“We take turns drafting as we make our way south, like cyclists in the Tour de France or geese, changing positions every ten minutes or so when the leader grows tired. I am surprised how much easier it is to follow someone else’s lead in those conditions, stepping where they step, trusting that they know at least something about the way we are going.” —Michael Yankoski in Mapping the Sacred Year
Michael Yankoski reflected on “drafting” when writing about a pilgrimage he made with friends. The walkers took turns leading into the wind, making the way easier for those who followed behind.
Pilgrims draft for each other, cyclists too, and geese. And so do we.
I’ve been drafting the Famous Five my whole life. Nellie McClung, Irene Parlby, Emily Murphy, Louise McKinney and Henrietta Muir Edwards were five Canadian women who sought to have women declared “persons,” so that women could be appointed to our Senate.
On this date 87 years ago, April 24, 1928, Canada’s Supreme Court summarized its unanimous decision that women are NOT such persons: “. . .Understood to mean ‘Are women eligible for appointment to the Senate of Canada’ the question is answered in the negative.”
The women kept walking into the wind, drafting for each other, trusting that they knew at least something about they way they were going. One and a half years later, that ruling was overturned on October 18, 1929.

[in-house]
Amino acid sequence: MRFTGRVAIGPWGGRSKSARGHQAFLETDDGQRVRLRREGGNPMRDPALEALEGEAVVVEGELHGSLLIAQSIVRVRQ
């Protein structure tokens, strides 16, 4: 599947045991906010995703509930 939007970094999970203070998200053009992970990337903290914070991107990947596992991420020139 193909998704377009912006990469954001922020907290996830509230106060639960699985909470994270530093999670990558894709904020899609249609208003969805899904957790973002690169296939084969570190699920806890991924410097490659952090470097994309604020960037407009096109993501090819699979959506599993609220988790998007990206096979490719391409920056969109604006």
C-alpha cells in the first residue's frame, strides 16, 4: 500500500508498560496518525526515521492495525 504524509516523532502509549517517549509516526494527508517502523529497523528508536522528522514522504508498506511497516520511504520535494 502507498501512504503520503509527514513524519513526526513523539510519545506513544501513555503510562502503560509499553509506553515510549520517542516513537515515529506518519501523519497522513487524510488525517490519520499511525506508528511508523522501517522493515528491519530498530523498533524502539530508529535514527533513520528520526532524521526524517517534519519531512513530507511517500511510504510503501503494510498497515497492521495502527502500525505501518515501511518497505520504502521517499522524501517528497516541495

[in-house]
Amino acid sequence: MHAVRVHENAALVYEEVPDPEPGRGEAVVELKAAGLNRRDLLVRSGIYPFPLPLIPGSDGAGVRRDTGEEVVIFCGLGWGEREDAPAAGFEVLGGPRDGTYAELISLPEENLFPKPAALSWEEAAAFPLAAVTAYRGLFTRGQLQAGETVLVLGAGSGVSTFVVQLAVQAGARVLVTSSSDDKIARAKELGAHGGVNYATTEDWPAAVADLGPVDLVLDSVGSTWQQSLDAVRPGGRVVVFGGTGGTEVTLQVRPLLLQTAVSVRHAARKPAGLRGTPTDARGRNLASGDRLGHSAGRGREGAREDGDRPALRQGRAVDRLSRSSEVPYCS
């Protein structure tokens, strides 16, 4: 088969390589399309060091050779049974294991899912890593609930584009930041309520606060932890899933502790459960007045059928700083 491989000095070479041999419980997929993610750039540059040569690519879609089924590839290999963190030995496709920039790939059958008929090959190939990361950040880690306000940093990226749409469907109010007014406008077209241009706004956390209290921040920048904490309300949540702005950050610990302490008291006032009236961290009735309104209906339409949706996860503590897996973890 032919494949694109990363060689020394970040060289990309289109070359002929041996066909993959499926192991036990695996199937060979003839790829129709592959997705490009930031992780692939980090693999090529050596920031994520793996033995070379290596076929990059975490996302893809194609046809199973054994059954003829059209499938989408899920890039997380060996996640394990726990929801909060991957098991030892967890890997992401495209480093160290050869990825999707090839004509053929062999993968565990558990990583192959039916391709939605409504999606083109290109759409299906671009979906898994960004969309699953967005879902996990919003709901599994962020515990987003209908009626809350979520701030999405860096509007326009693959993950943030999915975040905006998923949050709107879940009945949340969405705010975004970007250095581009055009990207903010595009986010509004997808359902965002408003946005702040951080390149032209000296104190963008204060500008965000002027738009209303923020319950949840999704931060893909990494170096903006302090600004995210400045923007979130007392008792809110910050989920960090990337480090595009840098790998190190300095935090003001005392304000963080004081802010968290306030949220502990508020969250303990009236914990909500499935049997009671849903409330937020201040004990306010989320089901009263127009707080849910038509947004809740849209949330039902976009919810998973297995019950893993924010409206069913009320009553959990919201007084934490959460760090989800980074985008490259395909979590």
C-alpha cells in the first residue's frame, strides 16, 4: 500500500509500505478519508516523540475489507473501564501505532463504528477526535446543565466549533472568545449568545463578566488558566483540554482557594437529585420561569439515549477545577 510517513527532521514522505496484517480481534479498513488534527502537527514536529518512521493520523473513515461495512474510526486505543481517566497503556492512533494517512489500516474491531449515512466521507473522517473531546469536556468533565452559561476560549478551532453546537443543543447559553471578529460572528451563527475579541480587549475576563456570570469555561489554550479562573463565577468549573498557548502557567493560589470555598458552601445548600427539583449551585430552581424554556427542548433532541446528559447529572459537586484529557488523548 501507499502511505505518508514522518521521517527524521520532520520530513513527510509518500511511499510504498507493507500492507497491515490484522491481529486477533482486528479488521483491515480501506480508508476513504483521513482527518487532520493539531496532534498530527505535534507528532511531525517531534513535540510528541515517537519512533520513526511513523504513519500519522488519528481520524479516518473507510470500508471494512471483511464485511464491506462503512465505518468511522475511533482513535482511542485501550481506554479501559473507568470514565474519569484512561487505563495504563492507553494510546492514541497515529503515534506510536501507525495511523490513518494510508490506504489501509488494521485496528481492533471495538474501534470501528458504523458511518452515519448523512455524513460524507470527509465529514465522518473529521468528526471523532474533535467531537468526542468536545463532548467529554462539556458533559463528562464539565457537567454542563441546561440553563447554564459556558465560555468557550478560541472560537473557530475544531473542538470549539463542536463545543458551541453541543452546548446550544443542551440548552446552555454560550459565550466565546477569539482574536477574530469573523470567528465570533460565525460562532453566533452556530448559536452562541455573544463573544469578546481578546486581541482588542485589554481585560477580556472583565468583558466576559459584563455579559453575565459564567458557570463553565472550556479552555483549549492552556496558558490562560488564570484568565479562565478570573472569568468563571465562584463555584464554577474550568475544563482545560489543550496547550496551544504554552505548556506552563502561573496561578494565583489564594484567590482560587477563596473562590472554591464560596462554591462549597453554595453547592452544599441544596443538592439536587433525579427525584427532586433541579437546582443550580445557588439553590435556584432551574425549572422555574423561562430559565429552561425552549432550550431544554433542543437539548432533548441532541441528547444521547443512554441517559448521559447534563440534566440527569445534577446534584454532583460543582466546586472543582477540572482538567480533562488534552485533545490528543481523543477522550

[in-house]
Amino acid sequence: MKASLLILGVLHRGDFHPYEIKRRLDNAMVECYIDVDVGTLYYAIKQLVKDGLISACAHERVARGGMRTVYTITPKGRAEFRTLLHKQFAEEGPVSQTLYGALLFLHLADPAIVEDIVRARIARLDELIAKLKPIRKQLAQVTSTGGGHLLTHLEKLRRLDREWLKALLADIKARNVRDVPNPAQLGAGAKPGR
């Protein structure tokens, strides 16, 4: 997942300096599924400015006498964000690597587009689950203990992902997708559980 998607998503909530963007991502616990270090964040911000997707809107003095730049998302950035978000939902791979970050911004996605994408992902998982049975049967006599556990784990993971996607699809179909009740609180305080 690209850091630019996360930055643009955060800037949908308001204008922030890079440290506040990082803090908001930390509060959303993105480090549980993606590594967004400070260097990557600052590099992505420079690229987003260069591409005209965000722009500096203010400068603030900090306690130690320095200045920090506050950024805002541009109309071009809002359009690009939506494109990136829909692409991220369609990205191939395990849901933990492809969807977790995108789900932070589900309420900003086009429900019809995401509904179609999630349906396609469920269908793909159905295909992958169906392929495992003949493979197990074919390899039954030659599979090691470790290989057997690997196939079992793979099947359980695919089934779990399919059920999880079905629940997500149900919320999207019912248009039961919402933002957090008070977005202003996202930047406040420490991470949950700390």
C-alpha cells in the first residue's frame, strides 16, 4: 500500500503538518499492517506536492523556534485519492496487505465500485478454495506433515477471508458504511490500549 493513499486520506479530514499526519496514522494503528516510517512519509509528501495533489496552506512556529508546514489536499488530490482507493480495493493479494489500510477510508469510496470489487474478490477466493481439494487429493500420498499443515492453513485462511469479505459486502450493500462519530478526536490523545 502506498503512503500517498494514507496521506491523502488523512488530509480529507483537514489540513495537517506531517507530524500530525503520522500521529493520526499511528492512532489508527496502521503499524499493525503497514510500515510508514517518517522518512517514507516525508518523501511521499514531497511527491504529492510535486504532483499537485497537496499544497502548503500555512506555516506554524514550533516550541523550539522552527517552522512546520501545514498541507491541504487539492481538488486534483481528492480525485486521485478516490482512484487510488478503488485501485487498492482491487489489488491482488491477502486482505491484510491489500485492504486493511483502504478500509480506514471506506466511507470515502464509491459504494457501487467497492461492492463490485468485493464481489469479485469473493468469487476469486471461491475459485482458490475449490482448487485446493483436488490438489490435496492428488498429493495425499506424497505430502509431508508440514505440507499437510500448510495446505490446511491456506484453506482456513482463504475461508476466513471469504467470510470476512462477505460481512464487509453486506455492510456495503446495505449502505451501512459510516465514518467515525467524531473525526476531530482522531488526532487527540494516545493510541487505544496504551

Thanks to them, I vote and own property. Heck, maybe someday I could even be in the Senate.
Then again, with everything that’s going on there these days, maybe not.
The heat collectors at the top of the house were glass panels in front of metal plates. The sun’s heat waves went through the glass and heated the metal to a temperature as high as 150 degrees F.
Fans then blew the heat down through pipes storage cans filled with a sodium compound that soaked up and stored the heat.
Why didn’t this catch on?
The article, written on the cusp of the 1950s, promised that the sun-warmed house “could be the beginning of a big reduction in the approximately $3.5 billion the U.S. pays annually for household fuel.” At the time, architect William Hamby predicted that solar heat would replace all other types of home heating within 10 years.
In 1949 we didn’t foresee the oil crisis or believe that fuel resources would be finite. We didn’t foresee the environmental damage of fossil fuels. We didn’t foresee the number of human lives that would be lost because of wars that had the word “oil” at the bottom of the pile of reasons for their development. We were not nearly motivated enough to adapt.
Oh, scientists of today, how about now? Something to ponder on Earth Day Eve.
In the May 31, 1948 edition of LIFE, an advertisement encouraged Americans to visit Canada during their summer vacation. “Come north,” the ad read, “to fun in the sun at gay summer colonies.”
The phrase has a slightly different inference now.
And our global relationships evolve.
In 1948, American visitors could “. . . go places and see things in interesting ‘foreign’ cities . . . No passport needed.”
Ah, the age of innocence.
The ad was placed by what was then the Canadian Government Travel Bureau of the Department of Trade and Commerce and signed by none other than the minister, the Rt. Hon. C.D. Howe.
So Americans, come on up. Have a gay time. It’s sunny here now (finally).